NEW YORK — In the past three decades, Pam Lontos has spent thousands of dollars on the more than 200 self-help books on her bookshelf. She says the books by authors like Zig Ziglar help her stay motivated and enthusiastic about her life and job.
"I'm interested in the books about self-achievement, about setting goals," the 57-year-old owner of a public relations agency in Orlando, Fla., said. "If you start to apply the principles they talk about, you change the way you do things and do more positive things. It becomes a habit."
Lontos is one of the millions of baby boomers born between 1946 and 1964 who have helped fuel the growth of the self-help industry. Although the genre has been around for years, boomers' desire to improve themselves as they get older and advance in their careers and families has substantially increased demand in the category — in recent years, the numbers of books, tapes, videos and materials offering advice on everything from alcoholism and dysfunctional marriages to how to succeed in business has exploded into a multibillion-dollar industry.
Meanwhile, gurus including Ziglar and Anthony Robbins tour the country making millions offering self-help seminars, publications and other services.
The self-help business has also gotten a boost from prominent boomer-age media figures Oprah Winfrey, 49, and Dr. Phil McGraw, 53, whose talk shows and publications focus on the notion that self-help works and that people have power over their lives.
"Baby boomers have very busy lives, usually two-career marriages with people running around taking their children to art, karate and all over the place," said Victor Goldman, a psychotherapist and marriage counselor in Port Jefferson, N.Y., who has recommended self-help titles to his patients. "Having a book that offers you one or two tips a day, for example, on dealing with the stress or anxiety can be a big help."
The concept appeals to many boomers because the generation was one of the first to broadly embrace the idea of self-empowerment and spirituality — while shrugging off taboos that might have previously made discussing personal problems socially unacceptable.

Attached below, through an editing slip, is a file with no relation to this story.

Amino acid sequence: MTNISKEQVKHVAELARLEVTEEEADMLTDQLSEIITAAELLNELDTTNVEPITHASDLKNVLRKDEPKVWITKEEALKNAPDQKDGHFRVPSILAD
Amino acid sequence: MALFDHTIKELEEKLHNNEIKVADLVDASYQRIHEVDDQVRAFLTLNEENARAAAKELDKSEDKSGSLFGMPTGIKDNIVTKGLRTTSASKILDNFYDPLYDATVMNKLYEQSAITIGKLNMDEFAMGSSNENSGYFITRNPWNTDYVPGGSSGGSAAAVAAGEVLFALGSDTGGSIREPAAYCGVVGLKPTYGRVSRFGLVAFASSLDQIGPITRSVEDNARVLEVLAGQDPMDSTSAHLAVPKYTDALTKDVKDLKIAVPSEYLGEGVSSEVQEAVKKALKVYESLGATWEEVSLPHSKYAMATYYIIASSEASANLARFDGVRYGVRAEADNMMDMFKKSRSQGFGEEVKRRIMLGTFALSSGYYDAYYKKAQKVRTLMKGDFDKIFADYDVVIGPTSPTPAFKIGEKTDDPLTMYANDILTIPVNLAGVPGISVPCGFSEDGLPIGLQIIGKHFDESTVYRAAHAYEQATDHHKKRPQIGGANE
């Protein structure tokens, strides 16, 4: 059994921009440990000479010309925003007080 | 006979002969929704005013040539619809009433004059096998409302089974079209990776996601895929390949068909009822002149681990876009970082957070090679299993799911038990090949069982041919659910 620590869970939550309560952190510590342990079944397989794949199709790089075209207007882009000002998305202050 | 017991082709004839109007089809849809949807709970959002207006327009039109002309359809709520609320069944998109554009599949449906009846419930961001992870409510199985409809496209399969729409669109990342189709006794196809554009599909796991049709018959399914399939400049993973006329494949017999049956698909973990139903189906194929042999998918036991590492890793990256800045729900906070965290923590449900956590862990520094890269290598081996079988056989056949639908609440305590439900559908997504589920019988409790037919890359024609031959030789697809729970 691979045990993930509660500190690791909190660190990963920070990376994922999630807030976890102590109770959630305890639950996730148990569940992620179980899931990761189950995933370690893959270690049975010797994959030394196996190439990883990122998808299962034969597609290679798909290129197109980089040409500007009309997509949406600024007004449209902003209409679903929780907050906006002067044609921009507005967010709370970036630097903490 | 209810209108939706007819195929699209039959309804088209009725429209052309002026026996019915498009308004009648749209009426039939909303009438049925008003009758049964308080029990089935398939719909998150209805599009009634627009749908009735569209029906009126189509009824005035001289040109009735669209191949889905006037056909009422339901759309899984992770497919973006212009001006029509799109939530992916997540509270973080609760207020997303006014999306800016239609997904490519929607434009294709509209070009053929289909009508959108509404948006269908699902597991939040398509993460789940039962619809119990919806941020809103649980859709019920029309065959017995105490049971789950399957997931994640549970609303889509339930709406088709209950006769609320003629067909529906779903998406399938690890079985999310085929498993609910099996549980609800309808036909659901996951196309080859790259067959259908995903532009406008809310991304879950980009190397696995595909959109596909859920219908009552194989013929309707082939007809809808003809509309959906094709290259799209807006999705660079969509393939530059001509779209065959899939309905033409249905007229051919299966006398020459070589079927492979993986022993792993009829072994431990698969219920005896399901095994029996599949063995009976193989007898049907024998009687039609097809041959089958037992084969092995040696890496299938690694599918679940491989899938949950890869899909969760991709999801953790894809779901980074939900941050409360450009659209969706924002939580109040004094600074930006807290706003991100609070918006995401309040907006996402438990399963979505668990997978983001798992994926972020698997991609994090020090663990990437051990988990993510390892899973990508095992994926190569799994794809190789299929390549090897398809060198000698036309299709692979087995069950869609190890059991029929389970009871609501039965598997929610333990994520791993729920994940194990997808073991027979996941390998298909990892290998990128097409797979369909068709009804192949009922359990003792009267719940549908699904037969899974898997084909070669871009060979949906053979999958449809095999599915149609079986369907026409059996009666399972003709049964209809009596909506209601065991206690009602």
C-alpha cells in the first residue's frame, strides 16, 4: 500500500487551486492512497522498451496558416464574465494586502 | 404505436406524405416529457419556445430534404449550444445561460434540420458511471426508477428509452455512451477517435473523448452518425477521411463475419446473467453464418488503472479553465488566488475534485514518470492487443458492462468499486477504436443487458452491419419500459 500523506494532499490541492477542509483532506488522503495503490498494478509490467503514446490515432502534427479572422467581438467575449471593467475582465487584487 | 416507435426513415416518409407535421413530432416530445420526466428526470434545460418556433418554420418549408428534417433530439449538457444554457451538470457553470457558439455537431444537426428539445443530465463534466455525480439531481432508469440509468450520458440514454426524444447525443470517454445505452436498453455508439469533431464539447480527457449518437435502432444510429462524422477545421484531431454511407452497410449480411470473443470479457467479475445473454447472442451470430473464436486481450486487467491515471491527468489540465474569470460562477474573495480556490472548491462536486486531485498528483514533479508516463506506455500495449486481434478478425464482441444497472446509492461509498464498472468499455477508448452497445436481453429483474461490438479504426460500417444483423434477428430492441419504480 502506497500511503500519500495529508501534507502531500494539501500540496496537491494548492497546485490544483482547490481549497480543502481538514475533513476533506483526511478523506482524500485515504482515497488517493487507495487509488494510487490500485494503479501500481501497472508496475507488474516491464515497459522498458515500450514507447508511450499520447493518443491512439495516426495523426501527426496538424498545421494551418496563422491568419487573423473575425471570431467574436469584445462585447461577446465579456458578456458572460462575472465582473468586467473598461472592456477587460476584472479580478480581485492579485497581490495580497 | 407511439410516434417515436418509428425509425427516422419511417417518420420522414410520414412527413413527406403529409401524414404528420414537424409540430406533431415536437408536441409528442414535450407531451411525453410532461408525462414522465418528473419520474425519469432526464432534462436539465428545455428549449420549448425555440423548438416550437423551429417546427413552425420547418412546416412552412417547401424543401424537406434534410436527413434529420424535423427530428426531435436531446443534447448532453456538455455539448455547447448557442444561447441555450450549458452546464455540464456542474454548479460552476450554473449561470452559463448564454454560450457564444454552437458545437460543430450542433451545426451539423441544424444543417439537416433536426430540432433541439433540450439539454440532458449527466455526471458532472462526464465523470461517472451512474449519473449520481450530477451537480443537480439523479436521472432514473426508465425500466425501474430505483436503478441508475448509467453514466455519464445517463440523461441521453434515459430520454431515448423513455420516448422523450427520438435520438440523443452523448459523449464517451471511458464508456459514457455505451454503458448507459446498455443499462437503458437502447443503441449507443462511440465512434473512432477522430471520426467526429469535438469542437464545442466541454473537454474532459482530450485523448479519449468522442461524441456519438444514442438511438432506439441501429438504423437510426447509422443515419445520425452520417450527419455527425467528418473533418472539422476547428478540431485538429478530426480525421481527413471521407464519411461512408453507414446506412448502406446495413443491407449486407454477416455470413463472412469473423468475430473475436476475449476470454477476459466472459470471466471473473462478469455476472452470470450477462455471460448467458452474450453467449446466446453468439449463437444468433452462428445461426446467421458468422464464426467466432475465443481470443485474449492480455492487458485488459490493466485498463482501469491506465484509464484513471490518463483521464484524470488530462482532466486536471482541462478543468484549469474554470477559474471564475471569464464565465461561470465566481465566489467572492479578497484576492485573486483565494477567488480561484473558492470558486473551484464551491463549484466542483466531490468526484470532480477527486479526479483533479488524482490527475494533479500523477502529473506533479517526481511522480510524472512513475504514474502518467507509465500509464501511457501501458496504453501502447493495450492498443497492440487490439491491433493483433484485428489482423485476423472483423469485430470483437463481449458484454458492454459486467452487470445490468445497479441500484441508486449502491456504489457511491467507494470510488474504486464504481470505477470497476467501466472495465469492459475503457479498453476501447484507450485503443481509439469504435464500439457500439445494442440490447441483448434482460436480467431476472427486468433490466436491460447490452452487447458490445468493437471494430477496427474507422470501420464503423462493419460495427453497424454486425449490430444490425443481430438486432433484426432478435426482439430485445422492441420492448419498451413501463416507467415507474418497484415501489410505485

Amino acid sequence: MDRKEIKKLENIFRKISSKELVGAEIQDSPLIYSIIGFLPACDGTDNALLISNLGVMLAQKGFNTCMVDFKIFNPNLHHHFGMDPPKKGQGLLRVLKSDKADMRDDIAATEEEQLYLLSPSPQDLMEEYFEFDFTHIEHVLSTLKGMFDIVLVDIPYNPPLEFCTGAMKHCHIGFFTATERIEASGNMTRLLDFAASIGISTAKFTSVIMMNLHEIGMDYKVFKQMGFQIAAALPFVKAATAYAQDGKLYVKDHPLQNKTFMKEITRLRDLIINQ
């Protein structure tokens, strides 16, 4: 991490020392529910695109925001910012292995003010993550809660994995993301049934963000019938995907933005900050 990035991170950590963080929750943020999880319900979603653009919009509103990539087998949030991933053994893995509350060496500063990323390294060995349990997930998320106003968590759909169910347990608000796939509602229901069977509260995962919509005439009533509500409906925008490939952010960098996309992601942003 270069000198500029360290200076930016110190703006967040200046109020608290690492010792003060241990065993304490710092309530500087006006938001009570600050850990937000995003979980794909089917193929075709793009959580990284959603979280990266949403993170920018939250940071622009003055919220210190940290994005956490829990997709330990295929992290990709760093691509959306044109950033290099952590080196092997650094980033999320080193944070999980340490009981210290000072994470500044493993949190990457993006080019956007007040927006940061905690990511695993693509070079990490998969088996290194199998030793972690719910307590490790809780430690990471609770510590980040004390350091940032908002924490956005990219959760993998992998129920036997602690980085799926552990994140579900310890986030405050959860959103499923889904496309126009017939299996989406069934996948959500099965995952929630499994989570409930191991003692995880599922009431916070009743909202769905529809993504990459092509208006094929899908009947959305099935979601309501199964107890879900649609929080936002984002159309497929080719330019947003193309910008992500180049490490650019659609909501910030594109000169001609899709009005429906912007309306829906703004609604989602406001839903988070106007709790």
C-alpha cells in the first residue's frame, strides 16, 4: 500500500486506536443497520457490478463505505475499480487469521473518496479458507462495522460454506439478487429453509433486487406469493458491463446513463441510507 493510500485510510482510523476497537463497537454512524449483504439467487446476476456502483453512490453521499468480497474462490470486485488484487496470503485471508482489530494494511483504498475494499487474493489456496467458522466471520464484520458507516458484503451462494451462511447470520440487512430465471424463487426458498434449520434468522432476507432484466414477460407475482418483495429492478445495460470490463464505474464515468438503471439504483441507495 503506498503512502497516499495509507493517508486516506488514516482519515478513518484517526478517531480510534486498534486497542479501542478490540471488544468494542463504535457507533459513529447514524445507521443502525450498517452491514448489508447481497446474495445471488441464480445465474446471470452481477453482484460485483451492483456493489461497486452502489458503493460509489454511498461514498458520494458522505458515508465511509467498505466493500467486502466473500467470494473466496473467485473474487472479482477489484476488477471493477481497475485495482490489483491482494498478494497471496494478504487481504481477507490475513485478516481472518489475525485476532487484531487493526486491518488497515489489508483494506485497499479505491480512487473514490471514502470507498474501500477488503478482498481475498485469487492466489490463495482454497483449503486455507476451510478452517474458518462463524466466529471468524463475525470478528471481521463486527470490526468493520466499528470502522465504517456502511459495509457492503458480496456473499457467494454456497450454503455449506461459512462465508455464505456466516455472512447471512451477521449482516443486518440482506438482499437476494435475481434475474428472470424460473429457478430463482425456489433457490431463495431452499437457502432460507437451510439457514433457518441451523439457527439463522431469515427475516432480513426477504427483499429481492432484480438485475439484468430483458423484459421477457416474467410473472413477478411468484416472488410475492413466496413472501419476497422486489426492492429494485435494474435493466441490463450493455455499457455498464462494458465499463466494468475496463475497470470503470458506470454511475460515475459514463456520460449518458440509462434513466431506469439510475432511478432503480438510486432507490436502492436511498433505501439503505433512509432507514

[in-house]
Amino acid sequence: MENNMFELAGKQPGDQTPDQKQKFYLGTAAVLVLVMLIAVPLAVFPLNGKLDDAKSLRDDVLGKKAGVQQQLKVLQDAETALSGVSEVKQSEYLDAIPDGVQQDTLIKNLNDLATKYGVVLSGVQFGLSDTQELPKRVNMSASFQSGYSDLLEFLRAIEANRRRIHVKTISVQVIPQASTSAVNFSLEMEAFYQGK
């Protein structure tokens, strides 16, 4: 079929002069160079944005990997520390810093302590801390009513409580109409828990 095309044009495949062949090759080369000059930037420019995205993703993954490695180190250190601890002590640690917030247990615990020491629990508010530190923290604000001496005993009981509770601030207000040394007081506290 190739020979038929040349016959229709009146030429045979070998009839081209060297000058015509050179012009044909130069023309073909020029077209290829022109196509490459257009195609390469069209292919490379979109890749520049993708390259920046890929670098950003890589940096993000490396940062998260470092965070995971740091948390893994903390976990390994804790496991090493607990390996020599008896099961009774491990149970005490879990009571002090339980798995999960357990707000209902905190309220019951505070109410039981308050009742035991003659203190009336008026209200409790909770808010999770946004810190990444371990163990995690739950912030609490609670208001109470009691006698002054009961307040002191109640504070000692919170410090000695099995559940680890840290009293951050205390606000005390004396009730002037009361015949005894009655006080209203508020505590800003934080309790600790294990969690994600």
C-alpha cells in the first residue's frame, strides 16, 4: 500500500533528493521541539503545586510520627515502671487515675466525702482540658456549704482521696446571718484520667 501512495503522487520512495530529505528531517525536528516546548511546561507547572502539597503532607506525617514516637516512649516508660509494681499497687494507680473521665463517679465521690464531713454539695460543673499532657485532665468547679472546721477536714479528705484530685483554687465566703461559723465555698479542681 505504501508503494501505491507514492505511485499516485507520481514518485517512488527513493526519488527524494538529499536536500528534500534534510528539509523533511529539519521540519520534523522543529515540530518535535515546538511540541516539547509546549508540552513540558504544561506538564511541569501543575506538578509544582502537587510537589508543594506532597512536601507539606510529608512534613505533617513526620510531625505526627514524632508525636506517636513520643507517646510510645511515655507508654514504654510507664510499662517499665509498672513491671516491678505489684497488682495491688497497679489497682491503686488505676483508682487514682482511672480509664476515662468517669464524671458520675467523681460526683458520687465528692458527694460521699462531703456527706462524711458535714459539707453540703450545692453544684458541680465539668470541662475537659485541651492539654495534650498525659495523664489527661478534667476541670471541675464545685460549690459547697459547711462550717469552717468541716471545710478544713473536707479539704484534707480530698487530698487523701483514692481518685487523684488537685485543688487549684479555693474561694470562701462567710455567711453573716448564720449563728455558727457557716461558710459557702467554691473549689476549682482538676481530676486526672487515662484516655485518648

"A lot of the 1960s was about being your own person, having independence and pursuing your own dream. That means you can also help yourself," said Lontos. "My parents' generation was more about conformity. People are also much more open now. They embrace their problems."
That attitude has translated into lucrative business opportunities for media heavyweights like Winfrey, whose net worth is estimated at $1 billion, and bookstores and publishers.
At Borders Books, based in Ann Arbor, Mich., self-help books account for about 7 percent to 10 percent of sales. Five years ago, said spokeswoman Jenie Carlen, self-help titles might have been confined to the "self-help" section. Today, those titles are more likely to be found in other parts of the store. For example, a book by Dr. Phil, as McGraw is known, would likely be displayed on the front table that customers see upon entering the store — prime real estate in a book store. Carlen said the increased media attention McGraw and others have brought to the self-help area have also attracted readers.
"The primary motivator in self-help for the last five years has really been the media and what the media is covering, and certainly they're keyed into prime demographics, which are the baby boomers," she said.
Borders has also created separate sections for self-help fitness titles, including an area for yoga books and materials.
With most self-help titles ranging between $10 and $25, there are profits to be made.
Peter Vegso, president of Health Communications Inc., estimates more than 80 million books have been sold in his company's popular "Chicken Soup for the Soul" books.
The series, which debuted in 1993, has become a major brand in self-help publishing with titles ranging from the original "Chicken Soup for the Soul" title to "Chicken Soup for the Teen-age Soul" and the upcoming "Chicken Soup for the Horse Lover's Soul."
Vegso describes his typical customer as a woman in her late 30s to mid-50s who is eager for ways to improve the quality of her frequently hectic life.
"This is a growing area, and we see lots of opportunity," Vegso said. "I just think the woman of today is much more apt to seek out that kind of information and more apt to talk among themselves about what they find helpful in this book or that book."